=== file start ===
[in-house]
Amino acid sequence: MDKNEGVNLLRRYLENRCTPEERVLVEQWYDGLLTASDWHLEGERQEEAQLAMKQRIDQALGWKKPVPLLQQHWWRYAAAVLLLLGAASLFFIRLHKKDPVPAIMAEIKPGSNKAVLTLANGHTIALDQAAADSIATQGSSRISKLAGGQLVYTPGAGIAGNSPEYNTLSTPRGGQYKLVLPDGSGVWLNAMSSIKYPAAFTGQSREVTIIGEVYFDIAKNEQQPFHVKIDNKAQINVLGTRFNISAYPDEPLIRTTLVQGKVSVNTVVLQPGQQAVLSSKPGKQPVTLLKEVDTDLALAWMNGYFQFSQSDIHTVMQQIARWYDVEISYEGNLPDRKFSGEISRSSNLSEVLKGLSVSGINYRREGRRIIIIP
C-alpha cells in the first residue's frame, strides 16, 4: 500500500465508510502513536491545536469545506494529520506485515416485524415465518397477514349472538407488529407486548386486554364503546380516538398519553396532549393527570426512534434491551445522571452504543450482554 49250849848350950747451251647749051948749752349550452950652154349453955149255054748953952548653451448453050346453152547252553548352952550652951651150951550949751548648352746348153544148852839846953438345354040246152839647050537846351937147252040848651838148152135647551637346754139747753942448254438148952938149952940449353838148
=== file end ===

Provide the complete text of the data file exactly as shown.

[in-house]
Amino acid sequence: MDKNEGVNLLRRYLENRCTPEERVLVEQWYDGLLTASDWHLEGERQEEAQLAMKQRIDQALGWKKPVPLLQQHWWRYAAAVLLLLGAASLFFIRLHKKDPVPAIMAEIKPGSNKAVLTLANGHTIALDQAAADSIATQGSSRISKLAGGQLVYTPGAGIAGNSPEYNTLSTPRGGQYKLVLPDGSGVWLNAMSSIKYPAAFTGQSREVTIIGEVYFDIAKNEQQPFHVKIDNKAQINVLGTRFNISAYPDEPLIRTTLVQGKVSVNTVVLQPGQQAVLSSKPGKQPVTLLKEVDTDLALAWMNGYFQFSQSDIHTVMQQIARWYDVEISYEGNLPDRKFSGEISRSSNLSEVLKGLSVSGINYRREGRRIIIIP
C-alpha cells in the first residue's frame, strides 16, 4: 500500500465508510502513536491545536469545506494529520506485515416485524415465518397477514349472538407488529407486548386486554364503546380516538398519553396532549393527570426512534434491551445522571452504543450482554 49250849848350950747451251647749051948749752349550452950652154349453955149255054748953952548653451448453050346453152547252553548352952550652951651150951550949751548648352746348153544148852839846953438345354040246152839647050537846351937147252040848651838148152135647551637346754139747753942448254438148952938149952940449353838148